Around 5.3 billion mobile phones will become e-waste this year

In short: Mobile phones are ubiquitous in most parts of the industrial world with some 16 billion devices owned worldwide. Of that number, nearly a third are set to be taken out of service this year, raising concerns in recycling circles.

Experts expect around 5.3 billion mobile phones to be retired in 2022. Stacked flat on top of each other (assuming each device is around 9mm thick), phones put discarded would be 120 times taller than the International Space Station and reach 1/8th of the way to the Moon.

Although they contain precious materials like gold, silver, copper and palladium, experts believe that most old handsets will end up in drawers or cupboards. Those that aren’t hoarded will likely find their way to trash cans and end up in landfills or incinerators.

Interestingly, mobile phones rank fourth among small electrical and electronic equipment (EEE) that are most often accumulated by consumers.

According to surveys conducted between June and September 2022 among 8,775 European households in six countries, the average household has 74 electronic products, including technological gadgets such as phones and tablets, as well as appliances such as toasters and hair dryers. On average, 13 are considered hoarded (nine are owned but not used and four are broken).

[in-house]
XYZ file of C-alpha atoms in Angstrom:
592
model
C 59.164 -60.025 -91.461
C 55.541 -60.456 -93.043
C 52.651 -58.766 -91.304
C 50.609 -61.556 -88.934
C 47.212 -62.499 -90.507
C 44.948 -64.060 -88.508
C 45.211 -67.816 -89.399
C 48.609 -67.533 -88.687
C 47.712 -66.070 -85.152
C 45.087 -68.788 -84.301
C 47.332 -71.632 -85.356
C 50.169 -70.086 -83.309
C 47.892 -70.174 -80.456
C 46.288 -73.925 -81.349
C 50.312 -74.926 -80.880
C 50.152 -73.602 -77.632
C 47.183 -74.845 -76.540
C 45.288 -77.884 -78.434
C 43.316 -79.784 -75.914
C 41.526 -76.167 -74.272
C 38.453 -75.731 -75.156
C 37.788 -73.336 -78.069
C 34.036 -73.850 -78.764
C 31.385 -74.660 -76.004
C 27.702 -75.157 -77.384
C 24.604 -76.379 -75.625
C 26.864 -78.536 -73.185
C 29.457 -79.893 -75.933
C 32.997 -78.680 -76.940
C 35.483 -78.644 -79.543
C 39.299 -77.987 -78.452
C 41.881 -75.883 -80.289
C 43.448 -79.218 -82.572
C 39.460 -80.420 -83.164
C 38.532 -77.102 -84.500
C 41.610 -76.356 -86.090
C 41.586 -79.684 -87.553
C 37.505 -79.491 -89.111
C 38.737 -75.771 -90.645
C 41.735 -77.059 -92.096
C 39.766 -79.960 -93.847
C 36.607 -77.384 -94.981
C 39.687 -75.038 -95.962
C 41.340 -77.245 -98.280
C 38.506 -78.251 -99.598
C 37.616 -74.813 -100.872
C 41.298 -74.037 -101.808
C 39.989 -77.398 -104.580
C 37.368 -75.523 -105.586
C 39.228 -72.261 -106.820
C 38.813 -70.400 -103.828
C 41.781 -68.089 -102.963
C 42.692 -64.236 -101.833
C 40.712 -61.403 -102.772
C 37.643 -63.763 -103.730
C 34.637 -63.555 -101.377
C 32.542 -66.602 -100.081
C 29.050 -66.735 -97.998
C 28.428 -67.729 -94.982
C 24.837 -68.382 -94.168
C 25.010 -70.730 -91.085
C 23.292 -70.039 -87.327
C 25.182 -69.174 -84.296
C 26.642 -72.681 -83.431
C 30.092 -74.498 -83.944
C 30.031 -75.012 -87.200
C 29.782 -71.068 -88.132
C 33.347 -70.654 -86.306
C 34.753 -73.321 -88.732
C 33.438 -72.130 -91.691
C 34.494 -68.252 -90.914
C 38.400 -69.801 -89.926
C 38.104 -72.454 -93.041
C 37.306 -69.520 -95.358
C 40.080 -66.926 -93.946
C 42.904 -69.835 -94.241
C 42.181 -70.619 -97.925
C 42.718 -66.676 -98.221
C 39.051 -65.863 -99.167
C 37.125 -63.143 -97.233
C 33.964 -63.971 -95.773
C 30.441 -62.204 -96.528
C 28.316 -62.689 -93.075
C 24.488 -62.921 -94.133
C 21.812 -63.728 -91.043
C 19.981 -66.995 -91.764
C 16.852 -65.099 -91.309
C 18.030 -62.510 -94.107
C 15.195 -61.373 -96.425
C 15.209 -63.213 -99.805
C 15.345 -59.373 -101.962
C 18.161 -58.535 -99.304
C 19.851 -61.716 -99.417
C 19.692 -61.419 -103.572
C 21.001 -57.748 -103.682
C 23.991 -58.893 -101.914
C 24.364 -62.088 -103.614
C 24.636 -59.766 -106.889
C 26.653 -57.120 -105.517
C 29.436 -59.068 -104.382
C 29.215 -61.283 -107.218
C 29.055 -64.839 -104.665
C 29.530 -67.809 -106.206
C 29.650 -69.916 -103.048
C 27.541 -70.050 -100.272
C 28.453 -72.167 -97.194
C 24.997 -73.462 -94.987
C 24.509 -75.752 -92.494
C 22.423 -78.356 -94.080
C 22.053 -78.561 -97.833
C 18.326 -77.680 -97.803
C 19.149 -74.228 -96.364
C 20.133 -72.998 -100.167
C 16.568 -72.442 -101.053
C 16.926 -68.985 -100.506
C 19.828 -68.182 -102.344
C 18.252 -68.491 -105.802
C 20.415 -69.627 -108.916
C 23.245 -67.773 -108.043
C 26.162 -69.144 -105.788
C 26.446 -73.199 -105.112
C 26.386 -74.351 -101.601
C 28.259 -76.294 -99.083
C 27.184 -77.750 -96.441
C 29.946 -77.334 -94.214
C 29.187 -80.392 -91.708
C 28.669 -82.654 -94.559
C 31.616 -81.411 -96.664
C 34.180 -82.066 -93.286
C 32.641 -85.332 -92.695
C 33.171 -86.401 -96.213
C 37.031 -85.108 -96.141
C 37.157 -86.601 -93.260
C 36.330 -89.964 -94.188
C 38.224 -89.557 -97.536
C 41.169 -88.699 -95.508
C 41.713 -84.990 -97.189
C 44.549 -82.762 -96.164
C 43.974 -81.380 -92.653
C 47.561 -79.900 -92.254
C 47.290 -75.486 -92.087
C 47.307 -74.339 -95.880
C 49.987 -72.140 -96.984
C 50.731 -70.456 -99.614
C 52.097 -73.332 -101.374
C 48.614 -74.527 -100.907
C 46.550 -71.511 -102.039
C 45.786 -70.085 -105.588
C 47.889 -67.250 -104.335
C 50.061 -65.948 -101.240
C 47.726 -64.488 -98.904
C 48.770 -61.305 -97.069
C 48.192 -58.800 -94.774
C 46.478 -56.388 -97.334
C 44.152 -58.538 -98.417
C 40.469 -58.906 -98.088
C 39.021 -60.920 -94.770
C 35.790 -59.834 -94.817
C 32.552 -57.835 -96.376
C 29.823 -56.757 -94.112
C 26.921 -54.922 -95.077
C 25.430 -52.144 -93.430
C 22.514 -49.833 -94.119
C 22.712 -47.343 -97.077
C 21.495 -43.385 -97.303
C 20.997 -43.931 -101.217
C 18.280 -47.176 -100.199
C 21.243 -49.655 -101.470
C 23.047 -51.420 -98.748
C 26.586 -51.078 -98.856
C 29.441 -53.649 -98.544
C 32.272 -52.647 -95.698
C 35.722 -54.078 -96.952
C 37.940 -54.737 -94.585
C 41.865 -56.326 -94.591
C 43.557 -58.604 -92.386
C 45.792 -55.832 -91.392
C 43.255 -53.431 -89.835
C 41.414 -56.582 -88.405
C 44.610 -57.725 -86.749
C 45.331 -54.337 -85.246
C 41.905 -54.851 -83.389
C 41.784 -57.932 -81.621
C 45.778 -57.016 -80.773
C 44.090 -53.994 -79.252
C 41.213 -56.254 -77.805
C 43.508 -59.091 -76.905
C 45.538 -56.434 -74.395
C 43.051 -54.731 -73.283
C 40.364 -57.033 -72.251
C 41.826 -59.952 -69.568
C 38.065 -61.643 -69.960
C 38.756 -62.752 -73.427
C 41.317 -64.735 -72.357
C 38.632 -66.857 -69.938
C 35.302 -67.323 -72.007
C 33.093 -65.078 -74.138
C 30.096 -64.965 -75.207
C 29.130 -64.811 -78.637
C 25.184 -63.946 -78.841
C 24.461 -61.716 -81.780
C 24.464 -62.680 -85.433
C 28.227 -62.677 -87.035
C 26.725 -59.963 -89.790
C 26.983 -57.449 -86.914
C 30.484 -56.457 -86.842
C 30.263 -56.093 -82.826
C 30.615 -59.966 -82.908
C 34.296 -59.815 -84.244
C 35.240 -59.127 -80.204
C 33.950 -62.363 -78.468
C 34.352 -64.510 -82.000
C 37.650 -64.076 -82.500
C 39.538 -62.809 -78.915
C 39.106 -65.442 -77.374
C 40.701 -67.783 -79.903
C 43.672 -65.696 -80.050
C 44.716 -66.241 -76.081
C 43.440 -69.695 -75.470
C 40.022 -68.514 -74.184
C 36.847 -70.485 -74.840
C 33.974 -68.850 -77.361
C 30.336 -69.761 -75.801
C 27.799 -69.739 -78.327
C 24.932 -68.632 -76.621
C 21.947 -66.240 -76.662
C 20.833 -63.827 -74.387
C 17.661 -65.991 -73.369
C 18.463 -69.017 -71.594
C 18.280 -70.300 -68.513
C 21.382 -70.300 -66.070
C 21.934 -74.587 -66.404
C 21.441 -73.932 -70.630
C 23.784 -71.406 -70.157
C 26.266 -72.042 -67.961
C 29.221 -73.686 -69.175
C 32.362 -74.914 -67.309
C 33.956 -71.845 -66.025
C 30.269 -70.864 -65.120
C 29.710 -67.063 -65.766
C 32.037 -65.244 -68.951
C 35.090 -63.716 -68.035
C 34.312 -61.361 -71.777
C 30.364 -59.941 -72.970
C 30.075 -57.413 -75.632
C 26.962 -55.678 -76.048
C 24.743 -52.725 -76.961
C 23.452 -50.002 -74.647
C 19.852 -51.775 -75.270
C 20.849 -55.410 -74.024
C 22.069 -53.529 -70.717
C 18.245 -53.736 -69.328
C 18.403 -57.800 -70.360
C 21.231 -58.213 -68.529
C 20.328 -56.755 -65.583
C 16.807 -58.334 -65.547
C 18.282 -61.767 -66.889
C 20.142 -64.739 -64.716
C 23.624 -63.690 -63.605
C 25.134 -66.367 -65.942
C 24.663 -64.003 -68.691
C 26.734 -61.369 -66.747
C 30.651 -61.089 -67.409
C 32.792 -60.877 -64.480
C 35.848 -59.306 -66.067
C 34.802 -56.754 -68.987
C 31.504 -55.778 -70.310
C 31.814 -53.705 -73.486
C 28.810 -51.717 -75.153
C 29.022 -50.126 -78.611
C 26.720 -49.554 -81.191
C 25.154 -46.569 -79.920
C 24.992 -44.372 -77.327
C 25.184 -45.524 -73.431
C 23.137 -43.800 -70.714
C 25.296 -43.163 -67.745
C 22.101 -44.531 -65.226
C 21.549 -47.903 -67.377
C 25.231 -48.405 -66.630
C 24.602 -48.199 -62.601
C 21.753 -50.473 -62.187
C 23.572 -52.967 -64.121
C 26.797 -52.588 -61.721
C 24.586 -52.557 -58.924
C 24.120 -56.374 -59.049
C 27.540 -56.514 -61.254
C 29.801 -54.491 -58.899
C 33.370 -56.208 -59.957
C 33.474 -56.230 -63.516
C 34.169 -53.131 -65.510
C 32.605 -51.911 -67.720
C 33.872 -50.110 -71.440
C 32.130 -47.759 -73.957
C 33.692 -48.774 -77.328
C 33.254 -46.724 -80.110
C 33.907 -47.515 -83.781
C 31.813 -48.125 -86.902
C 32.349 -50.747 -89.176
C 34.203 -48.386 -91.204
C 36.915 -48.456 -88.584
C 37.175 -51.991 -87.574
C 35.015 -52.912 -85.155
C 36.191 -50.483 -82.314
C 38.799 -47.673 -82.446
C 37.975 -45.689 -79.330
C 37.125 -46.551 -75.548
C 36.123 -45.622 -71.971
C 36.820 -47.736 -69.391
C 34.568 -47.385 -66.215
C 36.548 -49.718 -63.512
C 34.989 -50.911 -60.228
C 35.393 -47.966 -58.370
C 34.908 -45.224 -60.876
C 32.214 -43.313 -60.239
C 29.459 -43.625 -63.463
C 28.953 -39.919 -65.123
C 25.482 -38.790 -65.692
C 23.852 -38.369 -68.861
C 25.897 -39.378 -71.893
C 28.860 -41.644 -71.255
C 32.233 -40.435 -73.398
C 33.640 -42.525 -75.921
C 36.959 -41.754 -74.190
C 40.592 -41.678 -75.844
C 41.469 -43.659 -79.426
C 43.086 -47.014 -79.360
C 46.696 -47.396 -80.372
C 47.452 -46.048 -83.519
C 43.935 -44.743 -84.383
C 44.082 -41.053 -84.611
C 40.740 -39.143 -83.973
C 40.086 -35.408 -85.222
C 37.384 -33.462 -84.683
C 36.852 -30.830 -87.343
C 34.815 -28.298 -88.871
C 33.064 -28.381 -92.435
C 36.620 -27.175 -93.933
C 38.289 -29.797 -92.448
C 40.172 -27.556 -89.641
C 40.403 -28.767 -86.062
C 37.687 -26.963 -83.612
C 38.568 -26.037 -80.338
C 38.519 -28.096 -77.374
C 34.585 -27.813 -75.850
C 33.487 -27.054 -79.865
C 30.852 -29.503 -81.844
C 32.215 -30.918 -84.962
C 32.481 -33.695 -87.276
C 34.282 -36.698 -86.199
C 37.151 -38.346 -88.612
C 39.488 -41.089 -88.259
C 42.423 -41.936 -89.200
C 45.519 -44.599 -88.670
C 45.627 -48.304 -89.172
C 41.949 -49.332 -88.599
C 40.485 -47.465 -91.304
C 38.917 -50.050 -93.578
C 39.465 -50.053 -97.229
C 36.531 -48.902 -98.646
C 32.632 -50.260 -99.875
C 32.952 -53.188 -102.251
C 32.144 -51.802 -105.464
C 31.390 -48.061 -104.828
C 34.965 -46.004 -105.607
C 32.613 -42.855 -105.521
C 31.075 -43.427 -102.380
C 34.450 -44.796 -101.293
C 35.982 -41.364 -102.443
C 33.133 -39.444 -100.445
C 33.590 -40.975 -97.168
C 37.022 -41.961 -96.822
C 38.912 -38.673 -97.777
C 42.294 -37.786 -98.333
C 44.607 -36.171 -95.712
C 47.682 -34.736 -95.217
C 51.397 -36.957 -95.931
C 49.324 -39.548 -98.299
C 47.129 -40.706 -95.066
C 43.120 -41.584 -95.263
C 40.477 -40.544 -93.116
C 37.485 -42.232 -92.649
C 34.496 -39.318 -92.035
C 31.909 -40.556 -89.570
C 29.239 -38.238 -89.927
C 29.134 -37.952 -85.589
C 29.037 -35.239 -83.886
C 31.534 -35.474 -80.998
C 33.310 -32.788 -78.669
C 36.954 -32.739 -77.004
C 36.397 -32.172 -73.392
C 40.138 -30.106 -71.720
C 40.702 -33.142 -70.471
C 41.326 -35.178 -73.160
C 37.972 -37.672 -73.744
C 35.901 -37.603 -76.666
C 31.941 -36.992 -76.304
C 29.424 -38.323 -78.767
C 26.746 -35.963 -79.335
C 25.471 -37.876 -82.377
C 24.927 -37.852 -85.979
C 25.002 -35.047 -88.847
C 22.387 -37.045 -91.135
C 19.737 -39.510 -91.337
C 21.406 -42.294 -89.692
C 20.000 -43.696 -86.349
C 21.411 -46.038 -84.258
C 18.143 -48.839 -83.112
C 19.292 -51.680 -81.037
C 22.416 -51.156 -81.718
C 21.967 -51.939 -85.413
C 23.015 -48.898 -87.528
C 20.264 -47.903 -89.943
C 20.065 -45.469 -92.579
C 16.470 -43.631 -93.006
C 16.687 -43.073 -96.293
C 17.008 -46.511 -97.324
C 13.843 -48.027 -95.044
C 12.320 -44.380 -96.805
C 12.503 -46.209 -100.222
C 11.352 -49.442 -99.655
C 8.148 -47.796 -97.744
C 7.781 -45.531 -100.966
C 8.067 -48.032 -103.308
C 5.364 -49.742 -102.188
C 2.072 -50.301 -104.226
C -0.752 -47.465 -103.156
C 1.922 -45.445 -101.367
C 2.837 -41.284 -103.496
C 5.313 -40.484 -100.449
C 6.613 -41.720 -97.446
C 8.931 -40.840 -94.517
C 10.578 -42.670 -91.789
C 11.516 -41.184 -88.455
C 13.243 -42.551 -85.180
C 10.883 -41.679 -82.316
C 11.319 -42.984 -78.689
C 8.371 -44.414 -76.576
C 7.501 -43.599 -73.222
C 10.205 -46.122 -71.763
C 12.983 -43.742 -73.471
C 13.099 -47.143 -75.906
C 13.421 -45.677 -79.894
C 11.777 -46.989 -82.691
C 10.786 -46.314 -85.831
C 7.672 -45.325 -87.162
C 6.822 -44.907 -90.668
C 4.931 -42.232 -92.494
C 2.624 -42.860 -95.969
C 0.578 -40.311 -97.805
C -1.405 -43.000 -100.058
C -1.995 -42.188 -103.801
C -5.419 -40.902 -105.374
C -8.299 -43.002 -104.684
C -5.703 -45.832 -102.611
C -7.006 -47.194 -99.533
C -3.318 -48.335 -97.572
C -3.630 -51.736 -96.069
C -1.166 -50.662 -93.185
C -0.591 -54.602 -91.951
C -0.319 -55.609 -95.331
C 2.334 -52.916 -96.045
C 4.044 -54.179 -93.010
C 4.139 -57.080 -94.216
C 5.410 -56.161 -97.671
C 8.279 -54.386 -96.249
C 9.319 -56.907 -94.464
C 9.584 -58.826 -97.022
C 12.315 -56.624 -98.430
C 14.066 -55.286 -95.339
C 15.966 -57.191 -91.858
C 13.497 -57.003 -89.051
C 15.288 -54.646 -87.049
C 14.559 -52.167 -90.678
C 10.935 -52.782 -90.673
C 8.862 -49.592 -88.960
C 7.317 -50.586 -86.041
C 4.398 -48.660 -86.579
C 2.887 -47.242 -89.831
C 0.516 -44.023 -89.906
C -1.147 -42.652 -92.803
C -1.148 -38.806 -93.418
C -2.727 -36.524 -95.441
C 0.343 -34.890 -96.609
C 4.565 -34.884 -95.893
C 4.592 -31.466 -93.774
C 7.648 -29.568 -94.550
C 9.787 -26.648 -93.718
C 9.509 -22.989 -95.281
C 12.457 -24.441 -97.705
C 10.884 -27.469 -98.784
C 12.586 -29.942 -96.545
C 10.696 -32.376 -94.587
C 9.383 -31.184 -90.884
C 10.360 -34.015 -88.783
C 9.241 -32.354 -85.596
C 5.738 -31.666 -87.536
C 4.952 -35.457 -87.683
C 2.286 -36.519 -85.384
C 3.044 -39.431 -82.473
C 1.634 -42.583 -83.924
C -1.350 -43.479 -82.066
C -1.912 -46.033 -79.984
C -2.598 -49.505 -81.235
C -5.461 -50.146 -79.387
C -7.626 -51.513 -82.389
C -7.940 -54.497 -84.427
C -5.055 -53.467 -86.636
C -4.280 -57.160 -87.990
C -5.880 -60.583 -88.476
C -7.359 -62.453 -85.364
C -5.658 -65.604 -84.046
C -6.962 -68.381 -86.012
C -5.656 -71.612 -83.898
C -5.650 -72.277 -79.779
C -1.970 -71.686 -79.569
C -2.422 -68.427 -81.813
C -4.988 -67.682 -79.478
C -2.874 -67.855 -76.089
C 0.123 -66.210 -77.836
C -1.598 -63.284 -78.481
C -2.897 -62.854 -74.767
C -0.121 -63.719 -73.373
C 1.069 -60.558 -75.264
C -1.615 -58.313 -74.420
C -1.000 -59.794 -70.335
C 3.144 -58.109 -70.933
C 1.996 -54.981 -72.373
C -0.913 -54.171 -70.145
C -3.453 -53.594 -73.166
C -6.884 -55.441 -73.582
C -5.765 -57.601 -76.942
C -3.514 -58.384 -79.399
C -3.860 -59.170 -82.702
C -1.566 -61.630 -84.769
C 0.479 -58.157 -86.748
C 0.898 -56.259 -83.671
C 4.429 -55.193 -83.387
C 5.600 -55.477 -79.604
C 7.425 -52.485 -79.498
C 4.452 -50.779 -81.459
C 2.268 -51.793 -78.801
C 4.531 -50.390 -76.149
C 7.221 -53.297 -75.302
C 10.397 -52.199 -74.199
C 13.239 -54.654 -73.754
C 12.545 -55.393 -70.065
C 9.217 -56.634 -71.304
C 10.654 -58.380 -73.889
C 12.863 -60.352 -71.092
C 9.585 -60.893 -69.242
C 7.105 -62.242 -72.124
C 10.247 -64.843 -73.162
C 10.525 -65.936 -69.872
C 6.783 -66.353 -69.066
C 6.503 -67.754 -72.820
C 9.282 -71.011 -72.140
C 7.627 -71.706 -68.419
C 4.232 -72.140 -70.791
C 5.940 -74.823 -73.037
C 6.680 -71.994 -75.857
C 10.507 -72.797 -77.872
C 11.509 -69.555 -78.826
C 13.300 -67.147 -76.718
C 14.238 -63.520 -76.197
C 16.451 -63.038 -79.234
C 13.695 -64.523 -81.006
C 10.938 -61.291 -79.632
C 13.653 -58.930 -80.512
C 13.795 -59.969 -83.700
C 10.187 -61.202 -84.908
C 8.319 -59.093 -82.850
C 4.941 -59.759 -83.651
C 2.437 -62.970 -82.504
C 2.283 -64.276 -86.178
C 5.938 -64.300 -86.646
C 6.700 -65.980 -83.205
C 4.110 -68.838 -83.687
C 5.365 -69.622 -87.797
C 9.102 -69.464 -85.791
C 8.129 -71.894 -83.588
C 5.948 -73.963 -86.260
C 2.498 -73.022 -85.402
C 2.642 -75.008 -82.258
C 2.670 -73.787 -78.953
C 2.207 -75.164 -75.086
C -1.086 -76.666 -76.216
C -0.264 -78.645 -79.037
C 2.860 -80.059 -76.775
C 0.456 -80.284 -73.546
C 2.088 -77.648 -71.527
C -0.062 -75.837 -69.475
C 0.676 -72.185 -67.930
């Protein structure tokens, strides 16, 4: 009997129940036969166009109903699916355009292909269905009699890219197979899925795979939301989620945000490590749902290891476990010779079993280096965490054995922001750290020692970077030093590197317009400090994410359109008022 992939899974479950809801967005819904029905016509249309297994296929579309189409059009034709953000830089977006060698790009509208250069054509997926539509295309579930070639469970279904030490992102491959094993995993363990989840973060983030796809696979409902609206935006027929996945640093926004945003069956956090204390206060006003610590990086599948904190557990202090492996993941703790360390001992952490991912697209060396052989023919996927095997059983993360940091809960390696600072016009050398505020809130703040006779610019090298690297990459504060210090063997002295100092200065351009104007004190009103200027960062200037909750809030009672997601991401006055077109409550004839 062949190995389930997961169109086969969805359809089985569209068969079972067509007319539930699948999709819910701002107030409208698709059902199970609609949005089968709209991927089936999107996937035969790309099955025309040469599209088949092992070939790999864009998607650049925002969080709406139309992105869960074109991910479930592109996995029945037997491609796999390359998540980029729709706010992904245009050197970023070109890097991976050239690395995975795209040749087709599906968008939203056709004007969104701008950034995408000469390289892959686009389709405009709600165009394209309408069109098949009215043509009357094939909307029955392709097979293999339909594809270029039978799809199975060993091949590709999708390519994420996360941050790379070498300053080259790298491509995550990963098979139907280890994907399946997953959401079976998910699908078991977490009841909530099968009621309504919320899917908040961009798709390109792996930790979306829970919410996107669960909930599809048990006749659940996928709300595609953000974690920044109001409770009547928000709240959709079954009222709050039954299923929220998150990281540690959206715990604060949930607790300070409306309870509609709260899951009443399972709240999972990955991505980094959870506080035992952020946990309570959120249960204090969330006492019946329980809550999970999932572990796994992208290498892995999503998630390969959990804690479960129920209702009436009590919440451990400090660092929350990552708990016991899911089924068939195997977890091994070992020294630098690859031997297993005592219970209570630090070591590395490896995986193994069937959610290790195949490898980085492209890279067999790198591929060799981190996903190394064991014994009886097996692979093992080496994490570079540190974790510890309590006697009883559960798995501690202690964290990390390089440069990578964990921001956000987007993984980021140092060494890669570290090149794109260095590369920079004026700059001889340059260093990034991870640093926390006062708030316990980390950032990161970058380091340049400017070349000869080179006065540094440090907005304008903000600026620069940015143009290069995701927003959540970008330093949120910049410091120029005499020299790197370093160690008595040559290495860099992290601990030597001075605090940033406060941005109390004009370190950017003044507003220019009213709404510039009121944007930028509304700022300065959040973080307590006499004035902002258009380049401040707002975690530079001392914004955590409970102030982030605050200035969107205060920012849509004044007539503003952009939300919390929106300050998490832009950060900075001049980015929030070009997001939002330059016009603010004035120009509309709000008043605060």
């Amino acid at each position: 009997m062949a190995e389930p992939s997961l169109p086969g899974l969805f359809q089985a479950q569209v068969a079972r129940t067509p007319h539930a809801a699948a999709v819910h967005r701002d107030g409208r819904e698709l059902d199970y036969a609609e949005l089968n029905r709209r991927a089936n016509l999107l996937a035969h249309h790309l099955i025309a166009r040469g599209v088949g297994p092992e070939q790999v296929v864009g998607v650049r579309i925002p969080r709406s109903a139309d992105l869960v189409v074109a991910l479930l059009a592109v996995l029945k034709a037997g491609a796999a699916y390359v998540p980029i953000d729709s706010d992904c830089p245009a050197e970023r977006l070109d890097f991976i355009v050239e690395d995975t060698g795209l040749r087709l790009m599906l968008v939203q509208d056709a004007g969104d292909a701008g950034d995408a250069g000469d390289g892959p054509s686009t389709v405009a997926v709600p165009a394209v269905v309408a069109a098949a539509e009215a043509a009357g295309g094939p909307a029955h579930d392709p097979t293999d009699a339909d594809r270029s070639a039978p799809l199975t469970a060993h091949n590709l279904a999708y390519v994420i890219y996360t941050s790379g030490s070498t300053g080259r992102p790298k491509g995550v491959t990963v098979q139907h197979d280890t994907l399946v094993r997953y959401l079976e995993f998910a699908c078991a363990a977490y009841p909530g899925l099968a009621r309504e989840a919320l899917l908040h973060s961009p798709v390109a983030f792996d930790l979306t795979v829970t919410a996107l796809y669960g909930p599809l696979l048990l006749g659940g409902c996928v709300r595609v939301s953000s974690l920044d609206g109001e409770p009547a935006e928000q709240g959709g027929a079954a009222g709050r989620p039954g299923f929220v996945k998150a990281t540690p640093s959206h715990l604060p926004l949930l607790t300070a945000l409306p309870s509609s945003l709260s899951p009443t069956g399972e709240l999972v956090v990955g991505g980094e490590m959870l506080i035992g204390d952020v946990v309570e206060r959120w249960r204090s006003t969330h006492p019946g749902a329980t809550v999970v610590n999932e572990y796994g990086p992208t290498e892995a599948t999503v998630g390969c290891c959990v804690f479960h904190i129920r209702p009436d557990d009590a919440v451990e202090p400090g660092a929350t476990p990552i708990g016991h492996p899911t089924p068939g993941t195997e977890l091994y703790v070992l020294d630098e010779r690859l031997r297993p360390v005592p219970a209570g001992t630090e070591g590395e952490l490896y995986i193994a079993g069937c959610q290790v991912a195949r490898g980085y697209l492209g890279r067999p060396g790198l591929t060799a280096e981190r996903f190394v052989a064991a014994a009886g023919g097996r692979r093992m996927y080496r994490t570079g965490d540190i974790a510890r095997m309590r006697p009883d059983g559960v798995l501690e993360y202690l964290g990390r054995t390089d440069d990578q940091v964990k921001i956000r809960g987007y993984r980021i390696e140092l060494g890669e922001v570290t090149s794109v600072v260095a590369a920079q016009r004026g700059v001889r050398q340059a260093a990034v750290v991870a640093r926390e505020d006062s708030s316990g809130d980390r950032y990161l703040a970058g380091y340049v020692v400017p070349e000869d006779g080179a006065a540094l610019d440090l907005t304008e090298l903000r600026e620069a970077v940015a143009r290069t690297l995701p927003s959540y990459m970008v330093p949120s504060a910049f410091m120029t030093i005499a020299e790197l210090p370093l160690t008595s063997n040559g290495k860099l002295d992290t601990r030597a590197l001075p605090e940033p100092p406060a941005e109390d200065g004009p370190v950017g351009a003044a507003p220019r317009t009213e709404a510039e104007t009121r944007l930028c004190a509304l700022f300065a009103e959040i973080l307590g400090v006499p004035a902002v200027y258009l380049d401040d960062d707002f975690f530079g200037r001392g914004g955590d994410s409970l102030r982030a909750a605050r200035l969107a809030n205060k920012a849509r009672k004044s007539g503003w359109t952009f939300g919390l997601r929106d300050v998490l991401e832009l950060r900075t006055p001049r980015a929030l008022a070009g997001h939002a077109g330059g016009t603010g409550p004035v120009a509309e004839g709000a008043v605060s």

The top five small EEE products hoarded in Europe include:

  • Small consumer electronics and accessories (e.g. headphones, remote controls)
  • Small household equipment (e.g. clocks, irons,)
  • Small computer equipment (eg external hard drives, routers, keyboards, mice)
  • Cell phones and smartphones
  • Small food preparation equipment (e.g. toasters, food processors, grills)

The majority of respondents (46%) said they clung to the devices because they thought they might use them again in the future. Others (15%) said they aimed to sell hoarded items or give them away, while 13% said the items had sentimental value or might be worth something in the future (9%). Seven percent of respondents said they didn’t know how to dispose of an old item.

Image credit: Eirik Solheim